Can’t blame someone—or something—for trying to get a piece of Blake Lively. Taking some time off from medical school, Nancy Adams (Blake Lively) goes on a getaway of sorts to clear her mind from a recent tragedy. Her destination is a nameless beach that her mother surfed on, and Nancy intends to do the same.

Catching a few good waves but wanting to catch one more great one before calling it a day, she stays out alone in an effort to do so. Immediately upon seeing the carcass of a large whale, Nancy crashes and is submerged underwater, and before she makes it back to the surface, a great white shark takes a bite out of her leg. Stranded on a rock 200 yards from shore, losing blood quick, and with no help to speak of, Nancy’s in a bad way, to put it mildly.


There’s Jaws, and there’s everything else when concerning shark movies. Nothing can ever top Spielberg’s classic, which might be why, aside from Open Water, we’ve seen so many goofy shark movies that SyFy seems to love. If you can’t top it, make it so different in tone that no comparisons can be made. But, so many intentionally bad entries into that subgenre make those types of movies played out now. As such, they make a movie like The Shallows, so obviously inspired by Spielberg’s vision, somewhat of a revelation.

At 87 minutes, director Jaume Collet-Serra’s (Run All Night, Non-Stop) latest is straigtforward, compact, and no frills. Thrills, however? Those exist in bunches. All things considered, Serra gets right to it and hardly ever lets up once he does. The danger that Nancy faces not just in the water, but outside of it, is palpable. Not a first-person style film (but focusing on a single person, predominantly), nevertheless, The Shallows is extremely immersive, quite possibly the most immersive feature yours truly has seen all year in a theater. That absolutely adds to the unnerving-at-times experience in a way I’m not sure watching this on home media would.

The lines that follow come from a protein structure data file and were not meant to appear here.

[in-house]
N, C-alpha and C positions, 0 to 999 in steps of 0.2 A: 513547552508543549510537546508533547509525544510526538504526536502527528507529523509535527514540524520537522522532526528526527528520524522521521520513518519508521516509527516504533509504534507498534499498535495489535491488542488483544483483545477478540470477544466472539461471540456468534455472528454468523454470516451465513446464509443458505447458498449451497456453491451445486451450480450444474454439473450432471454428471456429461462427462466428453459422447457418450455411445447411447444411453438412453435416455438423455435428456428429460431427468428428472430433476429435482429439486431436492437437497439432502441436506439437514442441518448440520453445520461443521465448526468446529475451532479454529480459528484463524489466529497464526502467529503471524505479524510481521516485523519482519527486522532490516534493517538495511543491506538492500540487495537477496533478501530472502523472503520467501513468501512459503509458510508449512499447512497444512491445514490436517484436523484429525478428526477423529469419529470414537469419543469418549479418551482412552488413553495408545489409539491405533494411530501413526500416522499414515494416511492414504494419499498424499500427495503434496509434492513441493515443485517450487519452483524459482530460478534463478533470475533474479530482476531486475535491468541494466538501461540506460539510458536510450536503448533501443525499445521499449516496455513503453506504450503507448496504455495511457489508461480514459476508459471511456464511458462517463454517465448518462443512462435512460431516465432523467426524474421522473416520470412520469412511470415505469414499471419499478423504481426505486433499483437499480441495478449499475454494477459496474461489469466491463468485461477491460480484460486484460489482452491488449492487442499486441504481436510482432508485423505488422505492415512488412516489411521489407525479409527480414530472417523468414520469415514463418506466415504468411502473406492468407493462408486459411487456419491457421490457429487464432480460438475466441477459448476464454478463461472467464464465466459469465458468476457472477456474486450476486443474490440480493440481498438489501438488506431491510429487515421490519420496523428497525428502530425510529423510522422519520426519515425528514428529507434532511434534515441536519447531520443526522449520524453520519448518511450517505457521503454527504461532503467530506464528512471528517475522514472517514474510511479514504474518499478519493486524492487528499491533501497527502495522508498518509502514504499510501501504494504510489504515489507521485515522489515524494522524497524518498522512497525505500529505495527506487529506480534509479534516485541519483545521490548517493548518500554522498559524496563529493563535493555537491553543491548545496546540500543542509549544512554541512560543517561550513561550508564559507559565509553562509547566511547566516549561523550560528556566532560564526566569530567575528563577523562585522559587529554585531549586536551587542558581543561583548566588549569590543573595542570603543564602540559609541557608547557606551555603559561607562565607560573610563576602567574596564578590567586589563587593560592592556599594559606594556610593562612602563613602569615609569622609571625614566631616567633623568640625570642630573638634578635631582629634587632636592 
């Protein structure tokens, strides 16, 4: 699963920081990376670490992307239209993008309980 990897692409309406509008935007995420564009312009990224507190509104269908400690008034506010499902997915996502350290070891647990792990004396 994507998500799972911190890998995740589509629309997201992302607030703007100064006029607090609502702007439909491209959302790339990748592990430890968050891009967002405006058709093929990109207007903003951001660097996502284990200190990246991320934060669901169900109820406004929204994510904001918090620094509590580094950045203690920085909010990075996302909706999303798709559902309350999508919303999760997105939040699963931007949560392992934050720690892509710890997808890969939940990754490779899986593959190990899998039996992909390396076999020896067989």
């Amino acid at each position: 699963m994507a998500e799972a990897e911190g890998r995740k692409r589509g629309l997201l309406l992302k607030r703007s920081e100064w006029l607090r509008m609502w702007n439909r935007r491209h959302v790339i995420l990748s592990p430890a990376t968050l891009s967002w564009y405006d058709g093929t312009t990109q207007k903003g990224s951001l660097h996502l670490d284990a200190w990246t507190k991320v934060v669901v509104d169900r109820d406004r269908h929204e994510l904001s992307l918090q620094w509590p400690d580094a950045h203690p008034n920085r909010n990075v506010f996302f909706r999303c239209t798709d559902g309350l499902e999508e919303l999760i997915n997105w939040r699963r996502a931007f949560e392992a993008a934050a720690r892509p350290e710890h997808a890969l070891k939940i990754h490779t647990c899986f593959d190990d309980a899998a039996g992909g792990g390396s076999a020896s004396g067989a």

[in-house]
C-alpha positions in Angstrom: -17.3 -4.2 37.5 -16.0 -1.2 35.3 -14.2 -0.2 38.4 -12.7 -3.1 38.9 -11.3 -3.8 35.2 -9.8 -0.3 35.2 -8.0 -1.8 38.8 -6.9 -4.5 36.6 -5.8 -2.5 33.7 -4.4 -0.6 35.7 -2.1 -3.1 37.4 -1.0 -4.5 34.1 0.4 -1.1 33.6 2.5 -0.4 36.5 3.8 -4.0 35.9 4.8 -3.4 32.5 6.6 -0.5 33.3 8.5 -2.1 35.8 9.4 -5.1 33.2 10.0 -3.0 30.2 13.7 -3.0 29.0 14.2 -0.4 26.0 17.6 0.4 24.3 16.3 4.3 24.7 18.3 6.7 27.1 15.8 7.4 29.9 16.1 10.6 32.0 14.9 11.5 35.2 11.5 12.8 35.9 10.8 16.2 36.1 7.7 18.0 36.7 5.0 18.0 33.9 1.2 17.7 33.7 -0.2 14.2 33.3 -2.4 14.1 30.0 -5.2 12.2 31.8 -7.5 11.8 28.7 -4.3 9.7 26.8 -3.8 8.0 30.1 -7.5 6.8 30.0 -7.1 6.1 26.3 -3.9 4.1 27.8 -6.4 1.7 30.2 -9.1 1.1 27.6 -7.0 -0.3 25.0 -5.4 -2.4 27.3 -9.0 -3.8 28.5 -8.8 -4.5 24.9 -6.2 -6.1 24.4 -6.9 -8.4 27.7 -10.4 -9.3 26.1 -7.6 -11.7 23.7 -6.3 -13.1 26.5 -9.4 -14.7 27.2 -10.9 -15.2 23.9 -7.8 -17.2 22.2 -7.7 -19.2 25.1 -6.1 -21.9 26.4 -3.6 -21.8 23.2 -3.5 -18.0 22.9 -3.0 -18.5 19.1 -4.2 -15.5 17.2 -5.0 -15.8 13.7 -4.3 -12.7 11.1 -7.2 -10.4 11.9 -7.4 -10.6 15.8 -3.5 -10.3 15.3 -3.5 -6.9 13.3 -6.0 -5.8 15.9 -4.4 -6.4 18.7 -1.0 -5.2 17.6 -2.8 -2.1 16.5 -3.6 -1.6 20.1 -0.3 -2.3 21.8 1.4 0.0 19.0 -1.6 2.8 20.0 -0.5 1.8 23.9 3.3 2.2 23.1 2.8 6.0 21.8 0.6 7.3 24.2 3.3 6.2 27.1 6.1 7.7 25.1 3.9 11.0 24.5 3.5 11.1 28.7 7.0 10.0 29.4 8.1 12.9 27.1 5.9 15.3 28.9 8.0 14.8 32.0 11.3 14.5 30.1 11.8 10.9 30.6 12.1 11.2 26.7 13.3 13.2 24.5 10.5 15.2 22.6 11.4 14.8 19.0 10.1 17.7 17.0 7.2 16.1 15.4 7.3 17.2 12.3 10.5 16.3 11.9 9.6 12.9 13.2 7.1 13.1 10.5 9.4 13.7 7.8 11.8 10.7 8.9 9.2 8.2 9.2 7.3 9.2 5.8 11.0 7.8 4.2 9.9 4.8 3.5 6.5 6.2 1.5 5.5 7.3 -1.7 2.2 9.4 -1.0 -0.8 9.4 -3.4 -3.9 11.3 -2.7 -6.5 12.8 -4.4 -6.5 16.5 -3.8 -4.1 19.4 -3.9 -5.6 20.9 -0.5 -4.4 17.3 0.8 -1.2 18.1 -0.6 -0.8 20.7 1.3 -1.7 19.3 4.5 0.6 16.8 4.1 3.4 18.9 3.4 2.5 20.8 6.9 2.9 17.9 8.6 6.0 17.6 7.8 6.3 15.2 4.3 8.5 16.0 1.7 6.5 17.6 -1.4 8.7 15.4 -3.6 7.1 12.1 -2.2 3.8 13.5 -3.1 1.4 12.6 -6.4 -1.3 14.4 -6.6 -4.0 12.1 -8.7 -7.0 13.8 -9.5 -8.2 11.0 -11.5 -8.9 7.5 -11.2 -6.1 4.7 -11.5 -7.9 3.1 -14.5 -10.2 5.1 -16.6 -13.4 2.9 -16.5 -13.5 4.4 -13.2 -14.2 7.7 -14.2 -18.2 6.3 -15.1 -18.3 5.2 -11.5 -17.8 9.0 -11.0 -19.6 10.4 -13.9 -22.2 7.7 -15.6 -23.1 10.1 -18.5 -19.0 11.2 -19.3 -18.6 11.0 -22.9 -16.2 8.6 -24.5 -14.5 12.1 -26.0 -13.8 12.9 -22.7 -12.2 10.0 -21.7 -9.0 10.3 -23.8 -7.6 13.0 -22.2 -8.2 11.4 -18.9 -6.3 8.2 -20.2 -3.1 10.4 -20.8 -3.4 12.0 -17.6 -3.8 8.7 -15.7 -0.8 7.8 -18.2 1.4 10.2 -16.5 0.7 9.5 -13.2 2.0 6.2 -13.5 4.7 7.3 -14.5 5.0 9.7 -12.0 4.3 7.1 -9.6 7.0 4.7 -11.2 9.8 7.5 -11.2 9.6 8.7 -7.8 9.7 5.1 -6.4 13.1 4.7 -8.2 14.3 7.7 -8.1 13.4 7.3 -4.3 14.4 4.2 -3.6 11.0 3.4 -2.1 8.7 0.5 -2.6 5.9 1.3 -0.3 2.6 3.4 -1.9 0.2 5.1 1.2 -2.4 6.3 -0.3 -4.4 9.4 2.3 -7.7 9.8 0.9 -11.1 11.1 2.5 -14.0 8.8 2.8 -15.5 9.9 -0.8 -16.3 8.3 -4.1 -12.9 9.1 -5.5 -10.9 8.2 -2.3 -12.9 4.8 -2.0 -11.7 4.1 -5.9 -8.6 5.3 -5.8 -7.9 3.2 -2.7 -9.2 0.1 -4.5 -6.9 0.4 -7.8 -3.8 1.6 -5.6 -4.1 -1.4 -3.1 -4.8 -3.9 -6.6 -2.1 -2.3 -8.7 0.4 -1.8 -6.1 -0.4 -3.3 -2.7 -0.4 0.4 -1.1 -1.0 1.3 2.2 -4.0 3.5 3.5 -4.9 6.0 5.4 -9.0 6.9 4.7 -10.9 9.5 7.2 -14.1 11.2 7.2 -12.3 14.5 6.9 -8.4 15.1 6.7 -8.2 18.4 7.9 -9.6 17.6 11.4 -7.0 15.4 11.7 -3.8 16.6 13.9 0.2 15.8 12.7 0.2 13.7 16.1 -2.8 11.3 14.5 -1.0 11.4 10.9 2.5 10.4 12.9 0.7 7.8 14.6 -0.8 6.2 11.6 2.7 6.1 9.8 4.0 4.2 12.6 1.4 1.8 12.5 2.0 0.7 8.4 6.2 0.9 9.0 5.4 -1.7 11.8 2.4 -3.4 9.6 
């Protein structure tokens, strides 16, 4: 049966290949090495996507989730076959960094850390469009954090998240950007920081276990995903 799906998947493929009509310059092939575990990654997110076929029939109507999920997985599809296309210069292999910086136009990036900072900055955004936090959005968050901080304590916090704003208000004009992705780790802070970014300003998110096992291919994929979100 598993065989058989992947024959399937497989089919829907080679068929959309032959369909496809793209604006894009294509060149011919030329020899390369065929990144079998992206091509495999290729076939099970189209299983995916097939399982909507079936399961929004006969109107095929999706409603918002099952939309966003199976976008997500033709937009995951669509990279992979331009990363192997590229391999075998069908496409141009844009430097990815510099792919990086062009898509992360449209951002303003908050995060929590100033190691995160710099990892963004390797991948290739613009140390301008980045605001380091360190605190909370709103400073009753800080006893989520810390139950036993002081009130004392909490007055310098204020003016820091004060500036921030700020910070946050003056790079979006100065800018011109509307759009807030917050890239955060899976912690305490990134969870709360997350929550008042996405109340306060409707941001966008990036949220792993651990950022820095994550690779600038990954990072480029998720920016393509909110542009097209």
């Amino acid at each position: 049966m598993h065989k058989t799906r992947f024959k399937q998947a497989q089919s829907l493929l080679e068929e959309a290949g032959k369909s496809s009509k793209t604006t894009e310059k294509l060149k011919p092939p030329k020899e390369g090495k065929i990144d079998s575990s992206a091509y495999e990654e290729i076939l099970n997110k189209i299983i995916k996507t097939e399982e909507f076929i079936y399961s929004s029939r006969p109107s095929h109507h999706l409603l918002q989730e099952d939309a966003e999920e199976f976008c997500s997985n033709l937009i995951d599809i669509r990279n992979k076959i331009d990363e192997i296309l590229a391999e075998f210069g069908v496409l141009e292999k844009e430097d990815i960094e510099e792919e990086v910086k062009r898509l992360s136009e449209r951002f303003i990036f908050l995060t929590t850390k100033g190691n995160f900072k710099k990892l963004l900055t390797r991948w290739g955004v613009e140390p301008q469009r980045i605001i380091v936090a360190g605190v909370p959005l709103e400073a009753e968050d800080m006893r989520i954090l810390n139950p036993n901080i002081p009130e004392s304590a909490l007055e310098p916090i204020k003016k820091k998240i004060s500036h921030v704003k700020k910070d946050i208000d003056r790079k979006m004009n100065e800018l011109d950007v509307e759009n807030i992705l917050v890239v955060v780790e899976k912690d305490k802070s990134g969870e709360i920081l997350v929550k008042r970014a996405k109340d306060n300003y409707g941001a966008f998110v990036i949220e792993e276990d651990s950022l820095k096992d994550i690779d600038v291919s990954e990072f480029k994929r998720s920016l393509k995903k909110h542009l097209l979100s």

The keyword is lean, though. Which is fine, but it has to be acknowledged. There’s a family component that Serra injects, but it does little to register. It comes off as a little forced, perhaps because of the way many of these moments are displayed. Much of the film’s “backstory” comes via phone and videochat, and I actually found that to be a little distracting as opposed to emotionally endearing. The thrilling effect would be the same whether Nancy was doing this to honor someone, or doing it just to have a little vacation. Speaking of forced, the last few minutes feel so, as there’s a end song that won’t win any awards for subtlety.

Blake Lively’s work as Nancy Adams is pretty impressive. She seems to be coming into her own as a reliable presence in Hollywood, and her work here is worthy of praise. A much more physical performance than a wordy one, the audience is right there with Nancy as she tentatively steps into the water, loses blood, or is forced to stitch herself up. She’s in distress but not a damsel.

In a win when it comes to slasher movies, Nancy always has the audience support as opposed to wanting to see the monster win because the character(s) deserve their demises. This is undoubtedly her movie, no other human comes close to making an imprint, or rather, they aren’t allowed to. After Lively, the biggest contributors are a seagull affectionately named “Steven Seagull” that she plays off of, and of course, the great white who only shows himself when needed.


It’s 2016, not 1975, which means that The Shallows will not have the impact that Jaws had in straying people away from the water. But that doesn’t mean that The Shallows is a viewing experience that falls short. No shame at all being the second best shark movie of all time.


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